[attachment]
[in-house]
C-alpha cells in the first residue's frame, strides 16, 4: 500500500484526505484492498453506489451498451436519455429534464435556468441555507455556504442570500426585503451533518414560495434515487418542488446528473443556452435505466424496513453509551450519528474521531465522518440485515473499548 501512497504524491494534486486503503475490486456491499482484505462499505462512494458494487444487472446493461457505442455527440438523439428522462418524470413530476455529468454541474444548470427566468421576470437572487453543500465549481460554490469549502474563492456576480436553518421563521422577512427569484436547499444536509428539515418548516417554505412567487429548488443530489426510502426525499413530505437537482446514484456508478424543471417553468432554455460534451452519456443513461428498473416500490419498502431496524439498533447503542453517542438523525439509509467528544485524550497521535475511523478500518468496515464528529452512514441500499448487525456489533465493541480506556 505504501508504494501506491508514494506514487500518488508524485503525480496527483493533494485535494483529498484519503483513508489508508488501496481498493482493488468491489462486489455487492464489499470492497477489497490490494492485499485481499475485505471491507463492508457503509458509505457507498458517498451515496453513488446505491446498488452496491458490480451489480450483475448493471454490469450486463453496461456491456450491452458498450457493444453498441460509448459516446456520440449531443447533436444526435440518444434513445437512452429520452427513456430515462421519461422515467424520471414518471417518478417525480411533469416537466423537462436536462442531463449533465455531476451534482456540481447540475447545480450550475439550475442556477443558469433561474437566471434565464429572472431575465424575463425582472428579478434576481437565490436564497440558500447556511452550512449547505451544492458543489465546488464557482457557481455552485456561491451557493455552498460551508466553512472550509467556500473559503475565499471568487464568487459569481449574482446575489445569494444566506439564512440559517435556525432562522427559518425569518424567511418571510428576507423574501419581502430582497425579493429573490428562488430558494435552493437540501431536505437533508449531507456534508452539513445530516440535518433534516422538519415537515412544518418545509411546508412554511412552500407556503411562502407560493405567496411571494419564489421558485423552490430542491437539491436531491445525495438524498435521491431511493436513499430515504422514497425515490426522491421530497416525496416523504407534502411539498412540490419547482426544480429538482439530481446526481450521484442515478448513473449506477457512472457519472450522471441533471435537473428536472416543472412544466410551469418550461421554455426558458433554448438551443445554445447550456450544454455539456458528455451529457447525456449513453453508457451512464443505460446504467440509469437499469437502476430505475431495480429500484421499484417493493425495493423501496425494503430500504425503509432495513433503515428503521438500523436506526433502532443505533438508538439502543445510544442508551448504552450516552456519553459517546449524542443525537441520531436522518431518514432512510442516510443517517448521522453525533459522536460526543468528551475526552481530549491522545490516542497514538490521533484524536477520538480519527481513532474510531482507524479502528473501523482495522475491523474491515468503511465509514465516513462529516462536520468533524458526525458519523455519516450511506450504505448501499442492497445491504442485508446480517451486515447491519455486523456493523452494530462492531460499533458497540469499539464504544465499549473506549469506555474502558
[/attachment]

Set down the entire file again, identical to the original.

[in-house]
C-alpha cells in the first residue's frame, strides 16, 4: 500500500484526505484492498453506489451498451436519455429534464435556468441555507455556504442570500426585503451533518414560495434515487418542488446528473443556452435505466424496513453509551450519528474521531465522518440485515473499548 501512497504524491494534486486503503475490486456491499482484505462499505462512494458494487444487472446493461457505442455527440438523439428522462418524470413530476455529468454541474444548470427566468421576470437572487453543500465549481460554490469549502474563492456576480436553518421563521422577512427569484436547499444536509428539515418548516417554505412567487429548488443530489426510502426525499413530505437537482446514484456508478424543471417553468432554455460534451452519456443513461428498473416500490419498502431496524439498533447503542453517542438523525439509509467528544485524550497521535475511523478500518468496515464528529452512514441500499448487525456489533465493541480506556 505504501508504494501506491508514494506514487500518488508524485503525480496527483493533494485535494483529498484519503483513508489508508488501496481498493482493488468491489462486489455487492464489499470492497477489497490490494492485499485481499475485505471491507463492508457503509458509505457507498458517498451515496453513488446505491446498488452496491458490480451489480450483475448493471454490469450486463453496461456491456450491452458498450457493444453498441460509448459516446456520440449531443447533436444526435440518444434513445437512452429520452427513456430515462421519461422515467424520471414518471417518478417525480411533469416537466423537462436536462442531463449533465455531476451534482456540481447540475447545480450550475439550475442556477443558469433561474437566471434565464429572472431575465424575463425582472428579478434576481437565490436564497440558500447556511452550512449547505451544492458543489465546488464557482457557481455552485456561491451557493455552498460551508466553512472550509467556500473559503475565499471568487464568487459569481449574482446575489445569494444566506439564512440559517435556525432562522427559518425569518424567511418571510428576507423574501419581502430582497425579493429573490428562488430558494435552493437540501431536505437533508449531507456534508452539513445530516440535518433534516422538519415537515412544518418545509411546508412554511412552500407556503411562502407560493405567496411571494419564489421558485423552490430542491437539491436531491445525495438524498435521491431511493436513499430515504422514497425515490426522491421530497416525496416523504407534502411539498412540490419547482426544480429538482439530481446526481450521484442515478448513473449506477457512472457519472450522471441533471435537473428536472416543472412544466410551469418550461421554455426558458433554448438551443445554445447550456450544454455539456458528455451529457447525456449513453453508457451512464443505460446504467440509469437499469437502476430505475431495480429500484421499484417493493425495493423501496425494503430500504425503509432495513433503515428503521438500523436506526433502532443505533438508538439502543445510544442508551448504552450516552456519553459517546449524542443525537441520531436522518431518514432512510442516510443517517448521522453525533459522536460526543468528551475526552481530549491522545490516542497514538490521533484524536477520538480519527481513532474510531482507524479502528473501523482495522475491523474491515468503511465509514465516513462529516462536520468533524458526525458519523455519516450511506450504505448501499442492497445491504442485508446480517451486515447491519455486523456493523452494530462492531460499533458497540469499539464504544465499549473506549469506555474502558